Realistic scene of Macedonian phalanx from O.Stone’s «Alexander». Source:

Contact with the Indians introduced a new weapon, the war elephant. The elephants terrorized men and horses but proved no match for light infantry. The eastern Hellenistic kingdomspreferred to spend their money on elephants and cavalry and neglected the infantry. The phalanx was kept because of its low maintenance cost and the ease of training the troopers. This attitude was destined to have consequences in the future. Plutarch in “life of Flamininos” describes the phalangites of the Seleucids as timid Syrians who bear Macedonian weapons. The only innovation of the Hellenistic period was the “Thyreophoroi”. They were peltasts carrying an elliptic or rectangular shield called “Thyreos”. By the second century B.C. they bore armor and they were called “Thorakitae”.

The Roman approach

At the end of 6th century B.C. the Romans experienced the effectiveness of the phalanx when their Cymean allies helped them to beat the Etruscans. The Romans swiftly adopted the Greek way of battle. But, in 390 B.C., their badly led and inadequately trained phalanx was crushed by the ferocious Celtic warbands by the river Allia. (3) According to Plutarch Camillus is considered the reformer of the Roman armybut probably the reforms were a product of many years slow evolution. Descriptions of the Roman army of the era come from Polyvius. (4) The Romans abandoned the rigid spearmen formations for the more flexible manipular system and gave priority to the individual soldier’s ability to cope in the battlefield. They obliged every citizen less than 46 years of age and income above four hundred drachmae in ten years of service in the cavalry or sixteen years in the infantry. Responsible to enforce this, were the censors and the tribunes. No one was allowed to run for public office until he had first serve in at least twelve campaigns. The fact that none could advance without first had seen action was producing good leaders of proven value.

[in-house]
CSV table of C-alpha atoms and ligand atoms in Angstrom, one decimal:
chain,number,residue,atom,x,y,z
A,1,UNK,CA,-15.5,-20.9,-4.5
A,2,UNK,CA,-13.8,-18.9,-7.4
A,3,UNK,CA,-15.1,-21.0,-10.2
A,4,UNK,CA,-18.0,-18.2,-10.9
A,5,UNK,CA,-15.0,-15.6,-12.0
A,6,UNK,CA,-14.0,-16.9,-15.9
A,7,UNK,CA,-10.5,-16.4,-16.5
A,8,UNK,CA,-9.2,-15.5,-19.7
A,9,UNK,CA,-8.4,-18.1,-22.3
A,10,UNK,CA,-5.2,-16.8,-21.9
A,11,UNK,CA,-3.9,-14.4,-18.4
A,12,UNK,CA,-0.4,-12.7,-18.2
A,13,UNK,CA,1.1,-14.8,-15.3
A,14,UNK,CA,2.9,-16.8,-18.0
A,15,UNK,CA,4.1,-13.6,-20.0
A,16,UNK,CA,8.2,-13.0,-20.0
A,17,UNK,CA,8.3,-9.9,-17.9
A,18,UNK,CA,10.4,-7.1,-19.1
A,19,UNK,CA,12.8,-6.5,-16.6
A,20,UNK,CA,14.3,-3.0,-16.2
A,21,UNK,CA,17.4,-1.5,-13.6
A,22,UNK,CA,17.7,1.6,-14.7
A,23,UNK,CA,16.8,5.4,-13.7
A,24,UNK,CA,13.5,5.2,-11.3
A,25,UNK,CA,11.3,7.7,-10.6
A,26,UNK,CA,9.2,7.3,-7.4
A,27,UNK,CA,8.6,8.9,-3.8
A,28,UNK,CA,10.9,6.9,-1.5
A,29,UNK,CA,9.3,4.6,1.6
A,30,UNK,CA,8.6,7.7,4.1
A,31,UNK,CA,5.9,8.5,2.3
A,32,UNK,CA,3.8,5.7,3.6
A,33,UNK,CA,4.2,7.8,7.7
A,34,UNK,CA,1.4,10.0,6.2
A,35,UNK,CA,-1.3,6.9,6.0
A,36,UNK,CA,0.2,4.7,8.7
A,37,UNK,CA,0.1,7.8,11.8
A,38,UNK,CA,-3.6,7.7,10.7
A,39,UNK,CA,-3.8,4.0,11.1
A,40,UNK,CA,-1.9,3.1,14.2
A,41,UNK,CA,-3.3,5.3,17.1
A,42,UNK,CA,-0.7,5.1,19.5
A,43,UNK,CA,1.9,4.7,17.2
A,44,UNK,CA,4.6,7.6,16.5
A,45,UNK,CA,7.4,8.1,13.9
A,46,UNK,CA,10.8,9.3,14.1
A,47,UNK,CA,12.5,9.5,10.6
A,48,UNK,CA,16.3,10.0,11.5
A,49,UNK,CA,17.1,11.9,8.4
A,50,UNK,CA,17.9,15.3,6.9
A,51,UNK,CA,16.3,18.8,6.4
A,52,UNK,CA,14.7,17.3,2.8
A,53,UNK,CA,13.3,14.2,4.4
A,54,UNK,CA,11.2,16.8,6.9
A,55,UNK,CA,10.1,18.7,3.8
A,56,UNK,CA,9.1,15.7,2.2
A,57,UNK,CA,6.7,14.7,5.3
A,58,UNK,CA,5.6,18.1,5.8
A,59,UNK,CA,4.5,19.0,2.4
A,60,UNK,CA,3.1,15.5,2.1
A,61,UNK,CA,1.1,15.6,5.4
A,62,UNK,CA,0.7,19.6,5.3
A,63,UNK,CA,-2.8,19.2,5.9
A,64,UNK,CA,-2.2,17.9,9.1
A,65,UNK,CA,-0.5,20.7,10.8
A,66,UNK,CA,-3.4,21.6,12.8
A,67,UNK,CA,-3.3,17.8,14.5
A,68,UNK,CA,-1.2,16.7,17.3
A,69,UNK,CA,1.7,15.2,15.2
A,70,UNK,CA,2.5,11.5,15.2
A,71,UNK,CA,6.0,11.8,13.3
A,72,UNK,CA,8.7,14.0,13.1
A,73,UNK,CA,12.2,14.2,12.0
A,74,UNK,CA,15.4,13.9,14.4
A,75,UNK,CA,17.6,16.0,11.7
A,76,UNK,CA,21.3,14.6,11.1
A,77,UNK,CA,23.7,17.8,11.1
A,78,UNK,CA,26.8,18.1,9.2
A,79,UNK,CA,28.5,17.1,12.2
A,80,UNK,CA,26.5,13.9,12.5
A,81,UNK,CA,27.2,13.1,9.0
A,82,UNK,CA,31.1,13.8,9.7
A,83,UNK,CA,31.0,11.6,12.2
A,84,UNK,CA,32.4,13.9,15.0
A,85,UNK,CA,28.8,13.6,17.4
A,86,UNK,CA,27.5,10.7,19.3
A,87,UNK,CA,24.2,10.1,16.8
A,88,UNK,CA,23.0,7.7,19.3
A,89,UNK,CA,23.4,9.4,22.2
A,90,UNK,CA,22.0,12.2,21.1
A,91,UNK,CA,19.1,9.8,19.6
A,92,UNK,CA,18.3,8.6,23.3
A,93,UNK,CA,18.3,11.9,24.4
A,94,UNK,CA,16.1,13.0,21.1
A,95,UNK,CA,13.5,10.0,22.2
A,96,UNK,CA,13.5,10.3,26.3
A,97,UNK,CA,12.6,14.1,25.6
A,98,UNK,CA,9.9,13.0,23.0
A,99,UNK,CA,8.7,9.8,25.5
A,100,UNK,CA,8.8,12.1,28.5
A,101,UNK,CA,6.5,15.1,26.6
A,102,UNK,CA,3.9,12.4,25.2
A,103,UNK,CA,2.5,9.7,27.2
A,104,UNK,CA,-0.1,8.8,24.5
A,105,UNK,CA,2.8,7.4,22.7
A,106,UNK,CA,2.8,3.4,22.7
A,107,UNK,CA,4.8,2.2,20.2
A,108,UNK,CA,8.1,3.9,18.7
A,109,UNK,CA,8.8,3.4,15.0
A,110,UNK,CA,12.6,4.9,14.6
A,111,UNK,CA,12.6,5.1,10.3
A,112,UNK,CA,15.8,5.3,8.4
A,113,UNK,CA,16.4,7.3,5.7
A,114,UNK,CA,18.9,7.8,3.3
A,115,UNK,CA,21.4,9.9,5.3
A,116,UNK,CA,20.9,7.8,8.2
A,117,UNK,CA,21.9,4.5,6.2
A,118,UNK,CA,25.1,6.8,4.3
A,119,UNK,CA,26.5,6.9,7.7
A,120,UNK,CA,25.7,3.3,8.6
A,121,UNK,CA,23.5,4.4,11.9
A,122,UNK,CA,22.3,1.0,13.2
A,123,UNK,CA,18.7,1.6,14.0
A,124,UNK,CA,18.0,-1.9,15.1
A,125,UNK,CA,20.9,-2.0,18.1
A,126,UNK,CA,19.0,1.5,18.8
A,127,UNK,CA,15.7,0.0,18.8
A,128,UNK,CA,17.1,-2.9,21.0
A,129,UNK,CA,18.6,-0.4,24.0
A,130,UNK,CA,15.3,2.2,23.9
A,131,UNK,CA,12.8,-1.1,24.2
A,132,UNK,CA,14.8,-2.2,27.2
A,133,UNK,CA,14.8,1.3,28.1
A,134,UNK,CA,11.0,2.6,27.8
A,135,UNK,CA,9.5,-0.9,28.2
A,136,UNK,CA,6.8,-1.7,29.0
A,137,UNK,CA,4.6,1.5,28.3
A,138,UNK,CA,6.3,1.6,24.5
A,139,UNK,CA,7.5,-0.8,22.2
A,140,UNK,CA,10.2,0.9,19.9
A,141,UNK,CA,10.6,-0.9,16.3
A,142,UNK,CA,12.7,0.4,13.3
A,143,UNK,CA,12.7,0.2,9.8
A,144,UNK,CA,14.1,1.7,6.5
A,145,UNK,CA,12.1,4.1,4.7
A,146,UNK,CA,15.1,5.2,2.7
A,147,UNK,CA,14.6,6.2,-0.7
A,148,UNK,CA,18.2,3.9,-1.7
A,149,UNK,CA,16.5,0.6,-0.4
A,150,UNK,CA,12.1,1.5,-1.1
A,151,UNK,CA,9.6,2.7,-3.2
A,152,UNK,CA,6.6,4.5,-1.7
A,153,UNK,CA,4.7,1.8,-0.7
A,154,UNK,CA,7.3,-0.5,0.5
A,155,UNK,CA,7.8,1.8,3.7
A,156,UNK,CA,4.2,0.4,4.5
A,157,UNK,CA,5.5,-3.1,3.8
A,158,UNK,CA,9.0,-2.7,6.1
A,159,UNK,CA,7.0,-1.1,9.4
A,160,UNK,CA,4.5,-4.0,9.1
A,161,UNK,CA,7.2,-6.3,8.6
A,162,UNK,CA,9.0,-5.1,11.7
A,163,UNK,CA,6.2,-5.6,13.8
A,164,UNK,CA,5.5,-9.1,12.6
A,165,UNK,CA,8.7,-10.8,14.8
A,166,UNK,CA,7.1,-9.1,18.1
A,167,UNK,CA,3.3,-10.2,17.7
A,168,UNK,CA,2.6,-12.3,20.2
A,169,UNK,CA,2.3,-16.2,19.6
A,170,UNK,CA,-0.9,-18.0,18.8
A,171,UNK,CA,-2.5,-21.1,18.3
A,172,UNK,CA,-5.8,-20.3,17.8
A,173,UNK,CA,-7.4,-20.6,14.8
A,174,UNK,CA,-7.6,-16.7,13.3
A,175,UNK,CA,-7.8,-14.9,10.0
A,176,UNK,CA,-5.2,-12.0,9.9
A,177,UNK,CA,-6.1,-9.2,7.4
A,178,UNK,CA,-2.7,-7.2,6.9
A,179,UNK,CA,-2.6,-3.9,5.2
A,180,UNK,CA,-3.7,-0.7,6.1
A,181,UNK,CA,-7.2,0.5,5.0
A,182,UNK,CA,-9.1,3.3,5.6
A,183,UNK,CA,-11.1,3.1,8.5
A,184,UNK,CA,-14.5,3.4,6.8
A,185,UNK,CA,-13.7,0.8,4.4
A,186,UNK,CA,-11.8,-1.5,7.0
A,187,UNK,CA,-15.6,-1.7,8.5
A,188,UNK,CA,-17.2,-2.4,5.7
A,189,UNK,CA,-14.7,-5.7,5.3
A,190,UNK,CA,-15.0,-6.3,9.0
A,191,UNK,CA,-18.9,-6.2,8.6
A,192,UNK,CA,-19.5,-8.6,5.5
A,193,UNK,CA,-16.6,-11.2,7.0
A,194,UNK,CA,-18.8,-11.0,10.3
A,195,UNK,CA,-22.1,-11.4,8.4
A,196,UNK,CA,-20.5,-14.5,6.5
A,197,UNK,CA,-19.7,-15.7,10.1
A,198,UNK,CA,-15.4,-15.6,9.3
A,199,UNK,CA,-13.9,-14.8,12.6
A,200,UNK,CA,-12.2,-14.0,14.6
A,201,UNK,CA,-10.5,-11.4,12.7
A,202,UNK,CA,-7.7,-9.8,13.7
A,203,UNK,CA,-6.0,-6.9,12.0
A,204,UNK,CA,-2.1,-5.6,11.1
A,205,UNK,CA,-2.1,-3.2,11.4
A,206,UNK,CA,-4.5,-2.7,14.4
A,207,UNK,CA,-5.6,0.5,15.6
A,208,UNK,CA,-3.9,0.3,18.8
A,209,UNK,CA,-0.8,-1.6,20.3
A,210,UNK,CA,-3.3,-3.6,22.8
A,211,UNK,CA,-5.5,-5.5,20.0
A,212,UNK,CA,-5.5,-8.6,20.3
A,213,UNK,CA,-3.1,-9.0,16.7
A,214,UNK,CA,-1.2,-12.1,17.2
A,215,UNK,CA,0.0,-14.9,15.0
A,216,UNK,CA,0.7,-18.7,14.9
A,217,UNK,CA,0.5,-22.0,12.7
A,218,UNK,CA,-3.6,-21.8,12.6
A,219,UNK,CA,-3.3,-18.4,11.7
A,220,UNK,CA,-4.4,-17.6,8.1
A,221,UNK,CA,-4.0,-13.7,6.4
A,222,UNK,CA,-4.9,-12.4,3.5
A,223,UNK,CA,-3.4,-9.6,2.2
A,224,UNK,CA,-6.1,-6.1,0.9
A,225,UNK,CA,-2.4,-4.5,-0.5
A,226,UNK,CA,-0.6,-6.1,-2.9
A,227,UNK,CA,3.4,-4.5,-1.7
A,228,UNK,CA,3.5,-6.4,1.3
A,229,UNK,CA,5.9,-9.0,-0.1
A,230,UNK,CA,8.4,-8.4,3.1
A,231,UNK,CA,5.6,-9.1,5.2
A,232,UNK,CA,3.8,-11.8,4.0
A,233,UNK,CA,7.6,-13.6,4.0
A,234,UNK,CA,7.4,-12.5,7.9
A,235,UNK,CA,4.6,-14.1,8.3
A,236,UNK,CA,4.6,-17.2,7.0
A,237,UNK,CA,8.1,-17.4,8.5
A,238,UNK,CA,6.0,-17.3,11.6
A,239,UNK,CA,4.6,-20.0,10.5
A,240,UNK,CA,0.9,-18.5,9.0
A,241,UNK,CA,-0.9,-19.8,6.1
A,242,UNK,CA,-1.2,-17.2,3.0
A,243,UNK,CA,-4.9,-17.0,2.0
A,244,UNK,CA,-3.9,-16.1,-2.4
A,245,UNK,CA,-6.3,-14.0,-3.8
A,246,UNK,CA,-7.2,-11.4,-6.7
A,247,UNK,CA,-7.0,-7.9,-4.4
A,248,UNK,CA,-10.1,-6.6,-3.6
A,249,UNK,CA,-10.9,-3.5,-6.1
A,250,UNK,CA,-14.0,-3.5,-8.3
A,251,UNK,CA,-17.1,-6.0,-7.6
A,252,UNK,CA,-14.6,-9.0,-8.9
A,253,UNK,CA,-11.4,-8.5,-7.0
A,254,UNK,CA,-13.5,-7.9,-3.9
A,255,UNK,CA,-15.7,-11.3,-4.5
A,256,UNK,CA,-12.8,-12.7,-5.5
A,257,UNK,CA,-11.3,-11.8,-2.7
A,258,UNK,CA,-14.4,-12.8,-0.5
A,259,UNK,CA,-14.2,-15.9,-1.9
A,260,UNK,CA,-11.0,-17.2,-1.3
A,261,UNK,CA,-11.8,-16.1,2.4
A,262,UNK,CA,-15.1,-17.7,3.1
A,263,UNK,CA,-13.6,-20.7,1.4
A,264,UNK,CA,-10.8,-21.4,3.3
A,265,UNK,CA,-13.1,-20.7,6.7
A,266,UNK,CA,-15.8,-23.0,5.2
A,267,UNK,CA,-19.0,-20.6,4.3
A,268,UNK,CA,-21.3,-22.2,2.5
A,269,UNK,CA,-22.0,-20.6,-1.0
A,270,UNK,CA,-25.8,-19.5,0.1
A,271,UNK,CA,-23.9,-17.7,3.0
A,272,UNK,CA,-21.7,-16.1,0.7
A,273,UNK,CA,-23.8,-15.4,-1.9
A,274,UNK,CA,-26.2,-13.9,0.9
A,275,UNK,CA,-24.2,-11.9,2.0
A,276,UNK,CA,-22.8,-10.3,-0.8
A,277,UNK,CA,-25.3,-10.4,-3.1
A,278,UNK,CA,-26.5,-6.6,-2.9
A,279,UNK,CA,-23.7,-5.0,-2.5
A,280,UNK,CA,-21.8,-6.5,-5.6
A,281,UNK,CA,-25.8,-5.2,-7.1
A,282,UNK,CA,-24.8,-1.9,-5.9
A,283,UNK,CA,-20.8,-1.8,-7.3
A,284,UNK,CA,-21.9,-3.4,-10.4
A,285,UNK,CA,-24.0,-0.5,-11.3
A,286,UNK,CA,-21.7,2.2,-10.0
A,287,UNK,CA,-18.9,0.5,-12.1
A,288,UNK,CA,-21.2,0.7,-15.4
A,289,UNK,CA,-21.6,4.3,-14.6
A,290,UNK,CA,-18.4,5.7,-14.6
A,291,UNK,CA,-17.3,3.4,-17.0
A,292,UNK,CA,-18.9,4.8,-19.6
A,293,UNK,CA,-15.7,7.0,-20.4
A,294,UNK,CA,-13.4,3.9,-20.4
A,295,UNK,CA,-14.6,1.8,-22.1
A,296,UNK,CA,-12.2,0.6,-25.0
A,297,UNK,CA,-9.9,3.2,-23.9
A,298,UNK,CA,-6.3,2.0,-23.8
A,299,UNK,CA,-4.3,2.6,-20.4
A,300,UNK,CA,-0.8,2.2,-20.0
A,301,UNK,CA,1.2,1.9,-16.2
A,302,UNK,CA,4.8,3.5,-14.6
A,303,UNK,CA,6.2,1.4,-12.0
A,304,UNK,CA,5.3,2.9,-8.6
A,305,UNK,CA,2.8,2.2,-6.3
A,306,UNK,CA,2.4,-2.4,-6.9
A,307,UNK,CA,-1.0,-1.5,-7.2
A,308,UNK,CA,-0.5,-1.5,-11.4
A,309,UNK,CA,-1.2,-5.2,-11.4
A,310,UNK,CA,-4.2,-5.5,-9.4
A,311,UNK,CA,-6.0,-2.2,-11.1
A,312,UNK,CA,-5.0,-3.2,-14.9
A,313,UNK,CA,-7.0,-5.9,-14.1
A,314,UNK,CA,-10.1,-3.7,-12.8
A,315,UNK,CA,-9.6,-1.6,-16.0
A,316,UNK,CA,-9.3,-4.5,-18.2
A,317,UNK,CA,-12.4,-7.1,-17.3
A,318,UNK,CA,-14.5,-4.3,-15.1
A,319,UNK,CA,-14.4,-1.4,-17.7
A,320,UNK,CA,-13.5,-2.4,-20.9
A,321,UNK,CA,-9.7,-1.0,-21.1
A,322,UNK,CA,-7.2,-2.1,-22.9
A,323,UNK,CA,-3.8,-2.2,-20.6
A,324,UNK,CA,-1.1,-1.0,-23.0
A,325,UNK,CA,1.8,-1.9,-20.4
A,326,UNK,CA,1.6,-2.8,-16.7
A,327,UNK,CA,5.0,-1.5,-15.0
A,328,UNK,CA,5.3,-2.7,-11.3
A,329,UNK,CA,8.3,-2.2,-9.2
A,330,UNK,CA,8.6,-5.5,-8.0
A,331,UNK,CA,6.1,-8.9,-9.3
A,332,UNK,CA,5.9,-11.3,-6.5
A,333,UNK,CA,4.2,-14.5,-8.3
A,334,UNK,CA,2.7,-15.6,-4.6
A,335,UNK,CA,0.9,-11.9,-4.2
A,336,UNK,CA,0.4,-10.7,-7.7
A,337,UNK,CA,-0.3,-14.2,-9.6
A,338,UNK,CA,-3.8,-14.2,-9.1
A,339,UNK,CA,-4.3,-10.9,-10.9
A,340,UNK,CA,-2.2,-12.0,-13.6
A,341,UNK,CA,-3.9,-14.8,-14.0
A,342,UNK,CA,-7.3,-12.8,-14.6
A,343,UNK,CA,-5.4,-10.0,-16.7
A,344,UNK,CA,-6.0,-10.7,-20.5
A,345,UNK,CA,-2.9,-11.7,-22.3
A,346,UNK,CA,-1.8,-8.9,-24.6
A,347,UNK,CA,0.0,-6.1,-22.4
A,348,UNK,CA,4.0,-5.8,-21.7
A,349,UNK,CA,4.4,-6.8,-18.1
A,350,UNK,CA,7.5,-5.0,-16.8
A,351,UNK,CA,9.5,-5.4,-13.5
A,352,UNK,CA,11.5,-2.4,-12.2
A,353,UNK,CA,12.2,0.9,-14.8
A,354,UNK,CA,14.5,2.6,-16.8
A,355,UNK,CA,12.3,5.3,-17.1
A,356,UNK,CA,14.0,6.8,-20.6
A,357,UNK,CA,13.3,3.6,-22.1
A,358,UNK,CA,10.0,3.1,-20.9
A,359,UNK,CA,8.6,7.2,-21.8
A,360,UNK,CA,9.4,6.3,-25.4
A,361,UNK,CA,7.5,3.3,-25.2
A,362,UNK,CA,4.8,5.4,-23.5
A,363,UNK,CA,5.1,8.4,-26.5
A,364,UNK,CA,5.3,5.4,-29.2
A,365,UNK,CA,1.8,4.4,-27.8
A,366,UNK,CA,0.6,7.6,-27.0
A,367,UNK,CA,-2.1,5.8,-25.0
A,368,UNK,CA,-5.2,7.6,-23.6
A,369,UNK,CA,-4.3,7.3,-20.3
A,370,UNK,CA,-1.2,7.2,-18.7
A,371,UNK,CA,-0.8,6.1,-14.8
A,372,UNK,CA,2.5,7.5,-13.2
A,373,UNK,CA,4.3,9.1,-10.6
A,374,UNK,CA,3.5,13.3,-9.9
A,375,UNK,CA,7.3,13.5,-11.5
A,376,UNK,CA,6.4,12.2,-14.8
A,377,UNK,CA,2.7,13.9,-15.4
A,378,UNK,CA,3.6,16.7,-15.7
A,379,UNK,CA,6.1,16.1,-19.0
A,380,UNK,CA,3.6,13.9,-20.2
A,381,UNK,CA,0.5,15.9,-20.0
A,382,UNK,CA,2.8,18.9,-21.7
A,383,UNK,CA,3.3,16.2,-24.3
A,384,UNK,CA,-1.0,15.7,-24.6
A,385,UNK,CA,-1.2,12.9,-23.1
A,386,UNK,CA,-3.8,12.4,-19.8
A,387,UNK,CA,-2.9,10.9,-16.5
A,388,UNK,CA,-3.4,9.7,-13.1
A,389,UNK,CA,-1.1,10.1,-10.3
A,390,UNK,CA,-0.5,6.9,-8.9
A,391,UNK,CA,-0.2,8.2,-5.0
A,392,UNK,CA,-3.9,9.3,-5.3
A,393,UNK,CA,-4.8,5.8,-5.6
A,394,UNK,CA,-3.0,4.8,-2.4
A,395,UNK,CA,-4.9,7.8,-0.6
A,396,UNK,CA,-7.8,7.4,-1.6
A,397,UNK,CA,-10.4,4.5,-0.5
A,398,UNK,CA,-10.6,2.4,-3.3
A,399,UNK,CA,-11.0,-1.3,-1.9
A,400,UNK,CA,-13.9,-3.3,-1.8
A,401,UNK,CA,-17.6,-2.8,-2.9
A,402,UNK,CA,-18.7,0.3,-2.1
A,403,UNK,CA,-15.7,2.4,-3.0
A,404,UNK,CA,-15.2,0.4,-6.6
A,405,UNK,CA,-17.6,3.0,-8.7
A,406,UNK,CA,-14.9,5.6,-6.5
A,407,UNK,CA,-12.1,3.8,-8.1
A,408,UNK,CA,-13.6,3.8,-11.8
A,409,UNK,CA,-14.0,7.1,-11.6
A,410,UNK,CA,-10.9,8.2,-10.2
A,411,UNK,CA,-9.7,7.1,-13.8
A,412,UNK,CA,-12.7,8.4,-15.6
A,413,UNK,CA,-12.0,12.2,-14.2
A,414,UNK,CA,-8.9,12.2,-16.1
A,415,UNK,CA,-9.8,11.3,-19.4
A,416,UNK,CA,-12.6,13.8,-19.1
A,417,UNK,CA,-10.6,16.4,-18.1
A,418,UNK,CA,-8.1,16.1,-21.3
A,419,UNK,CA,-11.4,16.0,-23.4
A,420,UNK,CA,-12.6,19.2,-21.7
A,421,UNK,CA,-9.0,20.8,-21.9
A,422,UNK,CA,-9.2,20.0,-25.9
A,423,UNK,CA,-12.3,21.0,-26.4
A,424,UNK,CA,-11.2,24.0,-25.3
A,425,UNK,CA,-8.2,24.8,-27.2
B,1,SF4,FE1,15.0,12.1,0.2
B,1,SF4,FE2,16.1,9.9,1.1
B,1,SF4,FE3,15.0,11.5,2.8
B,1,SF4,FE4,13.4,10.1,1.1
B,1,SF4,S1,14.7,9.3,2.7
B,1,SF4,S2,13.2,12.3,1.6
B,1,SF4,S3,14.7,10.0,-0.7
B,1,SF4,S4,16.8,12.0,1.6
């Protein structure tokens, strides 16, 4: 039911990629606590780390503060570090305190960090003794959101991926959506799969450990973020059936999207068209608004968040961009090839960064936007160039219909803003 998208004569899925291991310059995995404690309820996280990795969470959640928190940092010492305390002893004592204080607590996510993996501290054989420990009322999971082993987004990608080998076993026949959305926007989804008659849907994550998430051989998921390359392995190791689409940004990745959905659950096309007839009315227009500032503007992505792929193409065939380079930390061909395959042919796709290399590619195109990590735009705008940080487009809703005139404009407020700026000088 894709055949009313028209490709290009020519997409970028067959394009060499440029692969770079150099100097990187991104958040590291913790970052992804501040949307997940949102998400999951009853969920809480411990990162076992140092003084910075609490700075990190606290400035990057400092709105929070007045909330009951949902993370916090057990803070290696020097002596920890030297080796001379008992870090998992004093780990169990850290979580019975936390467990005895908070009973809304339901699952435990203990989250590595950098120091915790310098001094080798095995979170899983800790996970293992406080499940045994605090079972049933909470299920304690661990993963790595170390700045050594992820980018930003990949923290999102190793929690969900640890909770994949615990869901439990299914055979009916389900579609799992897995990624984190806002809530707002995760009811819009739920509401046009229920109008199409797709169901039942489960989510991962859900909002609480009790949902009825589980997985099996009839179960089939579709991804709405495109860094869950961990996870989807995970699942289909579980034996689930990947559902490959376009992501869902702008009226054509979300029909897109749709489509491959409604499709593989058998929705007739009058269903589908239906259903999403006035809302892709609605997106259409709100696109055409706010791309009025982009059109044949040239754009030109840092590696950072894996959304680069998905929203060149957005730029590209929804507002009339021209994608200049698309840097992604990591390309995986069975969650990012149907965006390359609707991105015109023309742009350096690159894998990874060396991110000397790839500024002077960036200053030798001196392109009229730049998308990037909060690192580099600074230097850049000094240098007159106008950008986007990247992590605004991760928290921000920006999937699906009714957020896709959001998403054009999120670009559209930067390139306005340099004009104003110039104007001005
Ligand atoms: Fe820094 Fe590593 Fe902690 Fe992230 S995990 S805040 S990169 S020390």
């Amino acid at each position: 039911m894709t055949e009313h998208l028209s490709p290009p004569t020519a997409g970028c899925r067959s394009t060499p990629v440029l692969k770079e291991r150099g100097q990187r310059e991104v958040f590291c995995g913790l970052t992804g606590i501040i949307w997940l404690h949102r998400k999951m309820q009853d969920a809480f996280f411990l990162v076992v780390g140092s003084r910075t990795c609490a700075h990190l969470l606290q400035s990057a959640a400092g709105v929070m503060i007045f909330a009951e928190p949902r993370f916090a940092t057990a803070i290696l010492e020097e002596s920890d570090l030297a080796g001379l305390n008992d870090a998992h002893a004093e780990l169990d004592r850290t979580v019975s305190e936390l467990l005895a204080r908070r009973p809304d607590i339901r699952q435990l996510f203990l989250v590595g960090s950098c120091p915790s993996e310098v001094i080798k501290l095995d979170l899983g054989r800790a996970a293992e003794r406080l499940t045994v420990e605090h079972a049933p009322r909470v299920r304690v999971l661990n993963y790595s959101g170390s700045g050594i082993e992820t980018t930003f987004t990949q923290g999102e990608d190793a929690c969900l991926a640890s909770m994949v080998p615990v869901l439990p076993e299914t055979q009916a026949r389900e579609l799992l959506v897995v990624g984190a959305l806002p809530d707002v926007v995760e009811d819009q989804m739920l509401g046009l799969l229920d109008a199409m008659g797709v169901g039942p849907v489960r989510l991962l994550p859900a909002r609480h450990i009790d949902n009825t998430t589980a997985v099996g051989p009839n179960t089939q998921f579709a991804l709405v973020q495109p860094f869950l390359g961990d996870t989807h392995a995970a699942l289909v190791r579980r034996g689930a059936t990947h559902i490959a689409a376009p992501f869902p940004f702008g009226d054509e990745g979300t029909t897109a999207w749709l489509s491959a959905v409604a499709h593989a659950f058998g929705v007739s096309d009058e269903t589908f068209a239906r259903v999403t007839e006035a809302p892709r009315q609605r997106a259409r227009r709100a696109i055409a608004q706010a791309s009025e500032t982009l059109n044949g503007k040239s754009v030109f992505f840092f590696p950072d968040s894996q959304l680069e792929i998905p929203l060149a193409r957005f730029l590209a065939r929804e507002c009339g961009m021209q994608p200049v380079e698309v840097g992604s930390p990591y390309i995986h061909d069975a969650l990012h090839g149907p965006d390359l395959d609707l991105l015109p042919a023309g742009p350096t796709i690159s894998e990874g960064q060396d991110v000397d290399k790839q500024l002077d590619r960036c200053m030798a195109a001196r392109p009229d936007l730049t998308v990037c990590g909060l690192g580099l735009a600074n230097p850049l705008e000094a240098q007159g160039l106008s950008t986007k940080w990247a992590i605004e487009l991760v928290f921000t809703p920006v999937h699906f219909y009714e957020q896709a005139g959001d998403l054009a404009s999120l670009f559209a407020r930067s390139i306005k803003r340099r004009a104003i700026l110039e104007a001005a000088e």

Roman hastatus Source:

The legion of the Hellenistic erahad in its strength about 4000 infantrymen and 300 horsemen and was a combined arms unit, namely light infantry, heavy infantry and cavalry. The light infantrymen (velites) were armed with javelins and daggers. They wore animal skins to be recognized and their protection was around shield with a metal boss in the center. The men of the heavy infantry were divided in two subcategories: the hastati and the principes. The first wore helmet and carried a rectangular shield that covered a large part of the body and were armed with the “Spanish sword” and two heavy javelins. Their only armor was a square plaque on the chest, suspended with leather stripes. The principes were armed like the hastati but they additionally wore full chain mail (lorica hamata). Lastly the older and most experienced were called triarii and were armed with spears instead of javelins. Six hundred triarii were posted in each legion.